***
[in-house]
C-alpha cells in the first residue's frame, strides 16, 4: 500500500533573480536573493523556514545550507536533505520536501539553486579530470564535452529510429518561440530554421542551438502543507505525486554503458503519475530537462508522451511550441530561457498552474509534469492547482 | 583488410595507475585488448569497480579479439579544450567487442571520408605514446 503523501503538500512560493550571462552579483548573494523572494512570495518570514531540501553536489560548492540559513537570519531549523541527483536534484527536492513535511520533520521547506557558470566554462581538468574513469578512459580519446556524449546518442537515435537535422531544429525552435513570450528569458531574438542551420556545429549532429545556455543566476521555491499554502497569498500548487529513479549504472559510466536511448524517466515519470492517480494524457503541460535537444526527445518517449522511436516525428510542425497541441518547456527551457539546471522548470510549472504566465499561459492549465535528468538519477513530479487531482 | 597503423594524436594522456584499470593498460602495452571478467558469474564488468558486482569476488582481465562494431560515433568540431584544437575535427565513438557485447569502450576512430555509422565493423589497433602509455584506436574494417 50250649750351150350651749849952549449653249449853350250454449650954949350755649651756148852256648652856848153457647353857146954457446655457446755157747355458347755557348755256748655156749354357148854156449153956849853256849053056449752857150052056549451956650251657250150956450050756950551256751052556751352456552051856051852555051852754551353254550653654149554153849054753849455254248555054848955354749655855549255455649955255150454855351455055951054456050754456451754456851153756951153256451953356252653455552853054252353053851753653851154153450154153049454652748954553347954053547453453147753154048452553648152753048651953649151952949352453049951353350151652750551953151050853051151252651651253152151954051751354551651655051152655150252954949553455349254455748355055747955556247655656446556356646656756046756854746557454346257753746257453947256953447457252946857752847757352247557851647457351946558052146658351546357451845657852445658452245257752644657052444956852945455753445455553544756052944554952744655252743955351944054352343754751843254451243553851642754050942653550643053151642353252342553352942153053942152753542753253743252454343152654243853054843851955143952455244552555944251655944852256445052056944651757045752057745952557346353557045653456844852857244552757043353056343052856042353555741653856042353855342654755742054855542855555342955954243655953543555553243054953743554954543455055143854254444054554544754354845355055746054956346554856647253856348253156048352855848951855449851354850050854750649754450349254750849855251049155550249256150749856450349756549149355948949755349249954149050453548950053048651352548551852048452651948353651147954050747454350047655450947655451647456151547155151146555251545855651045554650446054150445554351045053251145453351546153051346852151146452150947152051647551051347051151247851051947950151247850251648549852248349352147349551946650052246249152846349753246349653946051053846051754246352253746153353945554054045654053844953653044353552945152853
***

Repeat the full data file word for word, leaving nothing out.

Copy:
[in-house]
C-alpha cells in the first residue's frame, strides 16, 4: 500500500533573480536573493523556514545550507536533505520536501539553486579530470564535452529510429518561440530554421542551438502543507505525486554503458503519475530537462508522451511550441530561457498552474509534469492547482 | 583488410595507475585488448569497480579479439579544450567487442571520408605514446 503523501503538500512560493550571462552579483548573494523572494512570495518570514531540501553536489560548492540559513537570519531549523541527483536534484527536492513535511520533520521547506557558470566554462581538468574513469578512459580519446556524449546518442537515435537535422531544429525552435513570450528569458531574438542551420556545429549532429545556455543566476521555491499554502497569498500548487529513479549504472559510466536511448524517466515519470492517480494524457503541460535537444526527445518517449522511436516525428510542425497541441518547456527551457539546471522548470510549472504566465499561459492549465535528468538519477513530479487531482 | 597503423594524436594522456584499470593498460602495452571478467558469474564488468558486482569476488582481465562494431560515433568540431584544437575535427565513438557485447569502450576512430555509422565493423589497433602509455584506436574494417 50250649750351150350651749849952549449653249449853350250454449650954949350755649651756148852256648652856848153457647353857146954457446655457446755157747355458347755557348755256748655156749354357148854156449153956849853256849053056449752857150052056549451956650251657250150956450050756950551256751052556751352456552051856051852555051852754551353254550653654149554153849054753849455254248555054848955354749655855549255455649955255150454855351455055951054456050754456451754456851153756951153256451953356252653455552853054252353053851753653851154153450154153049454652748954553347954053547453453147753154048452553648152753048651953649151952949352453049951353350151652750551953151050853051151252651651253152151954051751354551651655051152655150252954949553455349254455748355055747955556247655656446556356646656756046756854746557454346257753746257453947256953447457252946857752847757352247557851647457351946558052146658351546357451845657852445658452245257752644657052444956852945455753445455553544756052944554952744655252743955351944054352343754751843254451243553851642754050942653550643053151642353252342553352942153053942152753542753253743252454343152654243853054843851955143952455244552555944251655944852256445052056944651757045752057745952557346353557045653456844852857244552757043353056343052856042353555741653856042353855342654755742054855542855555342955954243655953543555553243054953743554954543455055143854254444054554544754354845355055746054956346554856647253856348253156048352855848951855449851354850050854750649754450349254750849855251049155550249256150749856450349756549149355948949755349249954149050453548950053048651352548551852048452651948353651147954050747454350047655450947655451647456151547155151146555251545855651045554650446054150445554351045053251145453351546153051346852151146452150947152051647551051347051151247851051947950151247850251648549852248349352147349551946650052246249152846349753246349653946051053846051754246352253746153353945554054045654053844953653044353552945152853